* a few vias were bad so I had to get creative with my bodging... dealing with 0.2mm wires is a lot of fun

* my neck is screaming at me

I will do the through-hole parts tomorrow :)

Once I receive the F573, I'll be able to give this a test run. I'm a bit excited to see if it's gonna work, and what's inside :)

 

Arisotura

Active member
Thanks :p

Regardless, here's where we are this morning:

IMAG1706.jpg

The through-holes are installed. Except for the RAM socket, I will do that one after I have received and installed the F573 -- it would hinder my already limited ability to solder that SMD chip in place.

As usual, all connections have been tested, and all the traces that run under the battery holders were verified, they are fine. BT2 is looking lopsided because it's sitting on one of the bodges.

Speaking of, a close-up of the creative bodging:

IMAG1707.jpg

I still have to clean up that board, heh.

IMAG1708.jpg

The original reset/intr buttons. The right one is actually still good, but the left one is toast -- it won't even press at all, plus one of the legs broke off during removal.

I replaced both for the sake of consistency mostly. I wonder if there is any functional reason why the original ones have these holes in the button part.

-

I can't test this fully yet (missing one of the F573 latches that sit between the data bus and the RAM means we would only get a sad-mac at best), but I did a lil' test with batteries installed: pressing the power switch sends ~5.7V on pin 15 of the power connector, so atleast that part of the computer is working :p

 

Arisotura

Active member
I actually used a manual solder sucker, and it took forever. I since ordered an electric one. Key is to ensure that all the pins are loose before trying to pull out the socket.

Good luck with your fix0ring, btw :)

 
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Arisotura

Active member
Well... looks like I finally got that F573. Of course I immediately went to solder it in place, and...




Side notes since the video:

* sad-mac tone happened because, as I feared, the RAM is mismatched -- there are 5 1MB sticks and 3 4MB sticks. I'll have to see what I can do there, but for now the thing is stuck with 4MB of RAM.

* the HDD seems to work fine, the system on it won't boot tho, probably because there isn't enough RAM

* the floppy drive needs a good cleanup/lube, and currently doesn't read disks (even though I cleaned the read heads)

* sound, RTC, ADB, SCSI, floppy interface, are working

* the rusty video card (which I did get separately, and quickly recapped) is working

* reset switch isn't working, NMI is working

 

Arisotura

Active member
Lil' update for tonight:

Reset switch is fixed. There was a flaky via which I'd missed in the reset circuitry, and R11 was bad too -- the resistance was too high for the reset-button circuit to function. So I had to go hunting for a 100ohm SMD resistor... lots of fun.

The video card supports resolutions 512x384 and 640x480, but interlaced. My LCD doesn't like these modes, it treats it as a 720x240 resolution but the picture is real shitty and shaky. A bit odd considering my LC works like a charm with this monitor.

I put the IIfx's power supply back together, and as I'd expected, it works absolutely fine. There's something satisfying to pressing that power button and hearing the relay click on :)

There's still one part of this computer giving me trouble (besides the rusty RF shield and weird RAM): the floppy drive is not working. I was able to use my LC's floppy drive and boot into System 6 from that, so there's no problem with the motherboard.

I figured the floppy drive just needed a good clean/lube, seeing how slowly it latched down when inserting a floppy... so I did exactly that. Then it was clean and snappy and all was good... except it still didn't work.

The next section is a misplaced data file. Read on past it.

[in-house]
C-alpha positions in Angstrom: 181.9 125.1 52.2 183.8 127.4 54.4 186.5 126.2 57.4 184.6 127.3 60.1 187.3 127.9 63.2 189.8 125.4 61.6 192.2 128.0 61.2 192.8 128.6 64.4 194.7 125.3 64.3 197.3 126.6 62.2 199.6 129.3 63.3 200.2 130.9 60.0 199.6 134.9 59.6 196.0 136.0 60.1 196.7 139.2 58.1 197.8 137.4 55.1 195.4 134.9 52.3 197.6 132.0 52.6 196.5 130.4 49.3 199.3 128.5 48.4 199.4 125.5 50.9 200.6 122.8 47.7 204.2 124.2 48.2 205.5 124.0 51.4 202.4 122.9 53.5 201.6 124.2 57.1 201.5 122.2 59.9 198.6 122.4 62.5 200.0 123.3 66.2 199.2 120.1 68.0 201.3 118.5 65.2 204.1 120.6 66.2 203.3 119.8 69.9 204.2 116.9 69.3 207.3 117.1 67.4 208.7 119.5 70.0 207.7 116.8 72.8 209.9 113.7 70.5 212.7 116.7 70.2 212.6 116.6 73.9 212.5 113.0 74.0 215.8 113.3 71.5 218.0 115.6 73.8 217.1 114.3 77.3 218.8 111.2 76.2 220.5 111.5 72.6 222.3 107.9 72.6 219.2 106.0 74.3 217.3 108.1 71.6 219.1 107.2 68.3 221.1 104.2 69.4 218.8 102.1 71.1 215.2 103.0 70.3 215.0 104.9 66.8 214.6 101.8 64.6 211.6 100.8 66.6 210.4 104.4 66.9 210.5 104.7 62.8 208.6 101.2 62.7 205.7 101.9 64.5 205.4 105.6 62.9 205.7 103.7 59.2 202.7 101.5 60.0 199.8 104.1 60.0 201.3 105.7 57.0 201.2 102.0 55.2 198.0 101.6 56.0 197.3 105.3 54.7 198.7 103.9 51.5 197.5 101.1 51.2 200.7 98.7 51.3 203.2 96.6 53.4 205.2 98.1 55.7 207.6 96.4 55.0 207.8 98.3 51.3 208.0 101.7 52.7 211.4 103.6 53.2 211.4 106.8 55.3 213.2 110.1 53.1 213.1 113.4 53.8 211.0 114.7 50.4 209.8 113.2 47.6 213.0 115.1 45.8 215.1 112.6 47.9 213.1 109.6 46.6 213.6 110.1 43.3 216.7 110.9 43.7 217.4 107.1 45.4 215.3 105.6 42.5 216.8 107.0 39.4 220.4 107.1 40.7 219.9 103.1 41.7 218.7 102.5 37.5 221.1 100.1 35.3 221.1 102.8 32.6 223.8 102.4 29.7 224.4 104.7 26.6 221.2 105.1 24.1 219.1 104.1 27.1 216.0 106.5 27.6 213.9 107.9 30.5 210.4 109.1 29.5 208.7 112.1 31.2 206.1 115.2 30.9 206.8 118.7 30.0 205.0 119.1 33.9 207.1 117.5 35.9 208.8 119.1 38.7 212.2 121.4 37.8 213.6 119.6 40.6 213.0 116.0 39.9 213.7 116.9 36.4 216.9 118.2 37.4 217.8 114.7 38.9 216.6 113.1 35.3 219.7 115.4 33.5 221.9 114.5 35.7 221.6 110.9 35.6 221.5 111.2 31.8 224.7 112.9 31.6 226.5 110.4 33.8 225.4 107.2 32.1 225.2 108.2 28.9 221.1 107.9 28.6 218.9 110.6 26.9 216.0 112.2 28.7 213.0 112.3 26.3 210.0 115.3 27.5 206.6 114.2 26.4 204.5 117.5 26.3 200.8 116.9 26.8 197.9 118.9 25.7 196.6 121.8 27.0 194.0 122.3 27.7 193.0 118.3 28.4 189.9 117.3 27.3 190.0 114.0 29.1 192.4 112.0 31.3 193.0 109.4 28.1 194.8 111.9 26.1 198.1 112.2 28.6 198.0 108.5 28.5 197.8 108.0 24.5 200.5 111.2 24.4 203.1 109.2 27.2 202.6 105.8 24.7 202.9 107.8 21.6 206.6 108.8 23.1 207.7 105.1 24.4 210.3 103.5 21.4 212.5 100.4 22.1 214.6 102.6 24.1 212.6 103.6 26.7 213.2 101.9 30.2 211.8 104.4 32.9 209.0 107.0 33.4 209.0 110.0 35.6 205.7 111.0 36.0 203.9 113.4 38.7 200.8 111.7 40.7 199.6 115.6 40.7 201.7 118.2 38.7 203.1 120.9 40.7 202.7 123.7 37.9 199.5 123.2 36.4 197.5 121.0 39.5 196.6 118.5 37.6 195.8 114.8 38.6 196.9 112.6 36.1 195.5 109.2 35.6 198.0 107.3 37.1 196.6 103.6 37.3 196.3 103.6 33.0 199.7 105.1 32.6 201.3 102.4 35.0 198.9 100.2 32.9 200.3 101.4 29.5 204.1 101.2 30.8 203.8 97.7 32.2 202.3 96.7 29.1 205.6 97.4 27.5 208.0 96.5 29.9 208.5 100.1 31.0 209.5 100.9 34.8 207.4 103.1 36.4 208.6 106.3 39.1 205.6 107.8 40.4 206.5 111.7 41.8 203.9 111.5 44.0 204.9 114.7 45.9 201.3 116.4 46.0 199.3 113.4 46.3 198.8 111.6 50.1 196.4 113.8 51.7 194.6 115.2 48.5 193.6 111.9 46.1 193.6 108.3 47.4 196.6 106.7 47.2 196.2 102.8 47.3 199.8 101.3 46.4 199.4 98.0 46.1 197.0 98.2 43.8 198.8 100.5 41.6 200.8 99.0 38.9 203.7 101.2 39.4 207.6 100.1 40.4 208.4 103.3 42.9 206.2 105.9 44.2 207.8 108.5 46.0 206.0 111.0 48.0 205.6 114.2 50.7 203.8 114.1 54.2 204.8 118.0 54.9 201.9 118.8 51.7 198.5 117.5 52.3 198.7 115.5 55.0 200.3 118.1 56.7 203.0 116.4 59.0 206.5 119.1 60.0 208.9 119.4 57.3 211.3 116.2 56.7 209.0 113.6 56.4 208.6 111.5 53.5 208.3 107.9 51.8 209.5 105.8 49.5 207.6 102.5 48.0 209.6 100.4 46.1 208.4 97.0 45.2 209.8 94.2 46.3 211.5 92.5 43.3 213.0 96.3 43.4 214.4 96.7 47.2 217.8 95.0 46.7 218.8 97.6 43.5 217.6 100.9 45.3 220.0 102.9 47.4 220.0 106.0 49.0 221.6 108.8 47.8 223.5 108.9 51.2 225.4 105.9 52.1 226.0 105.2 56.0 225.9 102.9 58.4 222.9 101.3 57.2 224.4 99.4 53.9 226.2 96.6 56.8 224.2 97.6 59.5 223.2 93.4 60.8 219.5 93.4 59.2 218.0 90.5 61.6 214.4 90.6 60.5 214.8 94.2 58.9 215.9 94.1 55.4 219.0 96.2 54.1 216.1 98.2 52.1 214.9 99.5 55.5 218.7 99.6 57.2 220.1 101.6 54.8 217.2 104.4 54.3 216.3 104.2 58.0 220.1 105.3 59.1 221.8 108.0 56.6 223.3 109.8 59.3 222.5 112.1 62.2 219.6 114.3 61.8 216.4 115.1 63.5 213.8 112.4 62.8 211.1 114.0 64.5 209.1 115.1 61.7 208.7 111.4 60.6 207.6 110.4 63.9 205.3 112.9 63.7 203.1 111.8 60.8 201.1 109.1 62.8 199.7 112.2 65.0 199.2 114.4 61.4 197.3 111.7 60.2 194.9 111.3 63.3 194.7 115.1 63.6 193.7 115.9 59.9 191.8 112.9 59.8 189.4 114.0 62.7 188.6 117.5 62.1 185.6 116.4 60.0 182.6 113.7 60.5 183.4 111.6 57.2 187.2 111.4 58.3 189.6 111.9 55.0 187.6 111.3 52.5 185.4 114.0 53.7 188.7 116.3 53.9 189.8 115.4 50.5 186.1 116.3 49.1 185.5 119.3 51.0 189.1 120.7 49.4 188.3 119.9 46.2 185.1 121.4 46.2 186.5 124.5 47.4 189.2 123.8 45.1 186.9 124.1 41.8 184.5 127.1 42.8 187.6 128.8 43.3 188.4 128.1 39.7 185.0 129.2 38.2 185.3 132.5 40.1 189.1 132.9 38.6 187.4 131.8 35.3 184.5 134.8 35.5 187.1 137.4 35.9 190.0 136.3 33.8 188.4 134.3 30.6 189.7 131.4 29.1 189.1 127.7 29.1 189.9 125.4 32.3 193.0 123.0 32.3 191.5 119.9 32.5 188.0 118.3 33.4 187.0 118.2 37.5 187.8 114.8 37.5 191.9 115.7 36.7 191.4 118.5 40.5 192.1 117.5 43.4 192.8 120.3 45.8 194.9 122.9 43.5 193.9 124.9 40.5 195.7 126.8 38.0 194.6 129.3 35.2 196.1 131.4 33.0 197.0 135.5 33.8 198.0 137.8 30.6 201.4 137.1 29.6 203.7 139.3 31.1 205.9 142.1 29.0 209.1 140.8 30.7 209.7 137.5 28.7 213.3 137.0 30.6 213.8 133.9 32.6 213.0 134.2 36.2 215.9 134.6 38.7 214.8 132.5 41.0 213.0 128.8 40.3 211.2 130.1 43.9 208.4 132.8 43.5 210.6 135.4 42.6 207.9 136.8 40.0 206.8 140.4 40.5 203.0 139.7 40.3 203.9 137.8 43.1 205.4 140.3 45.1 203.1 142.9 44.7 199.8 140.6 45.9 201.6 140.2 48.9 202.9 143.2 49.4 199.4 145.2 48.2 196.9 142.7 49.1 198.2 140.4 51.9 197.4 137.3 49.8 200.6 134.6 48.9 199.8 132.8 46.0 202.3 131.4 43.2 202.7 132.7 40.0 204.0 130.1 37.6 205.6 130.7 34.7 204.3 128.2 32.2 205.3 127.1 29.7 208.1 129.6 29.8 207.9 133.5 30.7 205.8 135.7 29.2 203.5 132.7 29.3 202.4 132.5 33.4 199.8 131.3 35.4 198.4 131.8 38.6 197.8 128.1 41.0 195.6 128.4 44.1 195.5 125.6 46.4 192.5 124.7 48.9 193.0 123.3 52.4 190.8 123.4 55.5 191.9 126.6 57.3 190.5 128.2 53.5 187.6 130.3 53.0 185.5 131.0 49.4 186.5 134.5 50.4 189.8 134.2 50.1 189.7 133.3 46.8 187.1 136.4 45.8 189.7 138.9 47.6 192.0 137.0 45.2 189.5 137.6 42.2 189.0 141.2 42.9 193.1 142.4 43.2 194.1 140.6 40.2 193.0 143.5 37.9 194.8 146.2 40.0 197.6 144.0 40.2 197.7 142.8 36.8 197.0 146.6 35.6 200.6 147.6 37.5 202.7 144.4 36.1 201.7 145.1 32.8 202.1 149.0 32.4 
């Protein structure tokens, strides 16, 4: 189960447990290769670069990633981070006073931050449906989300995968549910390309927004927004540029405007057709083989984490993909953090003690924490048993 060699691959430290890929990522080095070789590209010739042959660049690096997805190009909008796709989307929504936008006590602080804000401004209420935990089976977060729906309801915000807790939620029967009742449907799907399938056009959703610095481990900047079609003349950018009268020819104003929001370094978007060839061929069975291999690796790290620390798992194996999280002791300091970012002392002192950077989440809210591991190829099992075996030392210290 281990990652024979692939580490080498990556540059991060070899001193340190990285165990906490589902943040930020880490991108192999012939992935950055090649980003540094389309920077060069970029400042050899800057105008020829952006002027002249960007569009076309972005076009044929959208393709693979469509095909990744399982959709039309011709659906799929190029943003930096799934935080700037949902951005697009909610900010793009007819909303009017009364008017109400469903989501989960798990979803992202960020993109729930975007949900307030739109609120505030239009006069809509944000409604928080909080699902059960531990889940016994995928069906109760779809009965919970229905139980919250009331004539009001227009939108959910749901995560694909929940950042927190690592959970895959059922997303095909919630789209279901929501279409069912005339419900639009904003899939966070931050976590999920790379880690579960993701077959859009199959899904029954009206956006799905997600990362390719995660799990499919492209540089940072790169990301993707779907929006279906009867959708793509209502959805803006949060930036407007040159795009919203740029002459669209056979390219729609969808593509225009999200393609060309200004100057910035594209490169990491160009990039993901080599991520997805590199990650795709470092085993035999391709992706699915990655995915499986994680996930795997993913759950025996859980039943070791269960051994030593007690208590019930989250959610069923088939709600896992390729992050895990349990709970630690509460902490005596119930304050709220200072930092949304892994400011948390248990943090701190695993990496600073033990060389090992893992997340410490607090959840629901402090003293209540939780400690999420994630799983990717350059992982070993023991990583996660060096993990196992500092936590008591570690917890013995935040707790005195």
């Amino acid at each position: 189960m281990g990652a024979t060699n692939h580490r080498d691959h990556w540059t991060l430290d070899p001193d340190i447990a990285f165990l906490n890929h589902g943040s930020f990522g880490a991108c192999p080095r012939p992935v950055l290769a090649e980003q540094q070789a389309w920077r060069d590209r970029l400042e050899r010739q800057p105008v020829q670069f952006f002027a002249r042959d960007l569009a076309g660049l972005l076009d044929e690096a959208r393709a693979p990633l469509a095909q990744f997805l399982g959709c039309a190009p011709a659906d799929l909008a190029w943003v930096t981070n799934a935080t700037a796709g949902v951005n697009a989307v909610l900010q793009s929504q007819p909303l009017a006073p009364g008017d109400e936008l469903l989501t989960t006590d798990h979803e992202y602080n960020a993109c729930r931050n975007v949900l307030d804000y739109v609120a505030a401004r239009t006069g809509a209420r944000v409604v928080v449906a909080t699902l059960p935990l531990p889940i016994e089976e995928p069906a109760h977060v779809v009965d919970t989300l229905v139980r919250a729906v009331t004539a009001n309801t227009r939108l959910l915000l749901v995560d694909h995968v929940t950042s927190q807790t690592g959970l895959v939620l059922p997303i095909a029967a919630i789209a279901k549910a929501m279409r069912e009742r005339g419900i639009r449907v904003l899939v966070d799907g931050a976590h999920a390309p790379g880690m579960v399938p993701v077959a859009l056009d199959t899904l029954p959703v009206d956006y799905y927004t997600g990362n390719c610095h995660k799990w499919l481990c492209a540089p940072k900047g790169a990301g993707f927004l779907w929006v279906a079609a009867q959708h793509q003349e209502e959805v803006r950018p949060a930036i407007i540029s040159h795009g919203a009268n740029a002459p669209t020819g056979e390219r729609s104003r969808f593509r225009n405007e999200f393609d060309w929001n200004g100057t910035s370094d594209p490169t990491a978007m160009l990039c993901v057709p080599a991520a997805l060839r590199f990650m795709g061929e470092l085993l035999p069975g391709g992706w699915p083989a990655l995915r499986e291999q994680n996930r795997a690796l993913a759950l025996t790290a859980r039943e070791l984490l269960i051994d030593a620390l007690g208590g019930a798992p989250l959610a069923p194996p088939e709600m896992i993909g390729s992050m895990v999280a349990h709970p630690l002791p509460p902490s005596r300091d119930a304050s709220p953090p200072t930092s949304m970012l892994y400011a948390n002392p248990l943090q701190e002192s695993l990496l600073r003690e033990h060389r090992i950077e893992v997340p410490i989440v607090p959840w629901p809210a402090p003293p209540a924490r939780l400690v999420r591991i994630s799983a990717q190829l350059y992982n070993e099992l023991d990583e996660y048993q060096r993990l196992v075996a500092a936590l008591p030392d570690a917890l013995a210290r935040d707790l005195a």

So I looked deeper into this, and... it's an interesting failure mode to say the least. Basically, the drive doesn't even move its head back to track0 when power is applied, and when a floppy is inserted, it doesn't attempt to do anything other than immediately spit it out (and by the way the eject motor is weak).

Further inspection shows that the drive is actually trying to do the right thing -- when turned on, it _tries_ to move its head back, as I can see current applied to the head motor pins, and that stops if I manually move it to track0. So atleast the logic is working, but something is wrong with the power sent to the motor -- I measured about 1.8V on the motor pins, which isn't right. And I tried the motor itself in my good drive, it worked absolutely fine (and the good drive sends 5.8V to the motor).

The head motor is controlled by a Sony CXA1035 chip, which is getting 4.4V of power, presumably not enough for proper operation (seeing as the same chip in my good drive is getting 5V).

The power seems to come from the little circuit with Q3 and C16. I suspect Q3 might be faulty, but I'm going to learn more about this...

 

Arisotura

Active member
Thanks  :p

re: RAM

That's a nice option to consider, quite pricey tho (a full 128MB set would be more that what I got the Mac for, heh). I wonder if it would be possible to make compatible RAM sticks using more modern chips (but I doubt they make low-capacity chips these days, so, yeah).

re: floppy drive

Upon further inspection I found out that, on the drive's logic board, Q4 was shorted, causing the motor 12V line to be taken down to about 2V. Now I need to get a good replacement and we can see whether that drive works.

 

MrFahrenheit

Well-known member
Thanks  :p

re: RAM

That's a nice option to consider, quite pricey tho (a full 128MB set would be more that what I got the Mac for, heh). I wonder if it would be possible to make compatible RAM sticks using more modern chips (but I doubt they make low-capacity chips these days, so, yeah).

re: floppy drive

Upon further inspection I found out that, on the drive's logic board, Q4 was shorted, causing the motor 12V line to be taken down to about 2V. Now I need to get a good replacement and we can see whether that drive works.
The 128mb IIfx ram kits for ~$200 are made by a forum member @hyperneogeo here.  The pricing is absolutely reasonable. 
 

If you think ~$200 for 128mb in a IIfx is expensive, you should have seen the pricing last few years before he made them. I paid almost that for 32MB (8x4mb). Even $20 per 1mb simm wasn’t unreasonable until recently. 
 

Once the supply of 128mb kits is used up, I fear pricing will return to the stratosphere.